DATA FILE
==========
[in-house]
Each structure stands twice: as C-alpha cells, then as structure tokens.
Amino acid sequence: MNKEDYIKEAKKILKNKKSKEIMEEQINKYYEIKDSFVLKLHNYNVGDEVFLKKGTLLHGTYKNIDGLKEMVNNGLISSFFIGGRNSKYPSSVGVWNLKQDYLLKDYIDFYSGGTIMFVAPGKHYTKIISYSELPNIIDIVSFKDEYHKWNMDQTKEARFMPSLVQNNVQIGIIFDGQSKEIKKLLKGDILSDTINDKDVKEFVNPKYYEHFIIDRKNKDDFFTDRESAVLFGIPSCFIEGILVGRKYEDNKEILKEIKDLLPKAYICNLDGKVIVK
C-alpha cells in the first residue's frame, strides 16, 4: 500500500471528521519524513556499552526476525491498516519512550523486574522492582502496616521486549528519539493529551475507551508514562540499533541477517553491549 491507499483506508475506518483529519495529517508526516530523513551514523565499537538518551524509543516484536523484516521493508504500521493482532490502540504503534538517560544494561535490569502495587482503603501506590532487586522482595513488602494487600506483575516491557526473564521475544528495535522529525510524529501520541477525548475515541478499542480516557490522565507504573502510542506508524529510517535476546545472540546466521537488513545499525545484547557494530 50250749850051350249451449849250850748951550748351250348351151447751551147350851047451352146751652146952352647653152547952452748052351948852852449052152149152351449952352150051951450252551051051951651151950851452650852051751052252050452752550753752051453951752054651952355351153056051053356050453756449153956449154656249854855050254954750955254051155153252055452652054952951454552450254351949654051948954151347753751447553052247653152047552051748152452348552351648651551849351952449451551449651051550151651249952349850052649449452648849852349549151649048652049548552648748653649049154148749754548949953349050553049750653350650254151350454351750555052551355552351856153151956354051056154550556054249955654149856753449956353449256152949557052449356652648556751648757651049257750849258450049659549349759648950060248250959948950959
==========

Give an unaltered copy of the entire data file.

[in-house]
Each structure stands twice: as C-alpha cells, then as structure tokens.
Amino acid sequence: MNKEDYIKEAKKILKNKKSKEIMEEQINKYYEIKDSFVLKLHNYNVGDEVFLKKGTLLHGTYKNIDGLKEMVNNGLISSFFIGGRNSKYPSSVGVWNLKQDYLLKDYIDFYSGGTIMFVAPGKHYTKIISYSELPNIIDIVSFKDEYHKWNMDQTKEARFMPSLVQNNVQIGIIFDGQSKEIKKLLKGDILSDTINDKDVKEFVNPKYYEHFIIDRKNKDDFFTDRESAVLFGIPSCFIEGILVGRKYEDNKEILKEIKDLLPKAYICNLDGKVIVK
C-alpha cells in the first residue's frame, strides 16, 4: 500500500471528521519524513556499552526476525491498516519512550523486574522492582502496616521486549528519539493529551475507551508514562540499533541477517553491549 491507499483506508475506518483529519495529517508526516530523513551514523565499537538518551524509543516484536523484516521493508504500521493482532490502540504503534538517560544494561535490569502495587482503603501506590532487586522482595513488602494487600506483575516491557526473564521475544528495535522529525510524529501520541477525548475515541478499542480516557490522565507504573502510542506508524529510517535476546545472540546466521537488513545499525545484547557494530 50250749850051350249451449849250850748951550748351250348351151447751551147350851047451352146751652146952352647653152547952452748052351948852852449052152149152351449952352150051951450252551051051951651151950851452650852051751052252050452752550753752051453951752054651952355351153056051053356050453756449153956449154656249854855050254954750955254051155153252055452652054952951454552450254351949654051948954151347753751447553052247653152047552051748152452348552351648651551849351952449451551449651051550151651249952349850052649449452648849852349549151649048652049548552648748653649049154148749754548949953349050553049750653350650254151350454351750555052551355552351856153151956354051056154550556054249955654149856753449956353449256152949557052449356652648556751648757651049257750849258450049659549349759648950060248250959948950959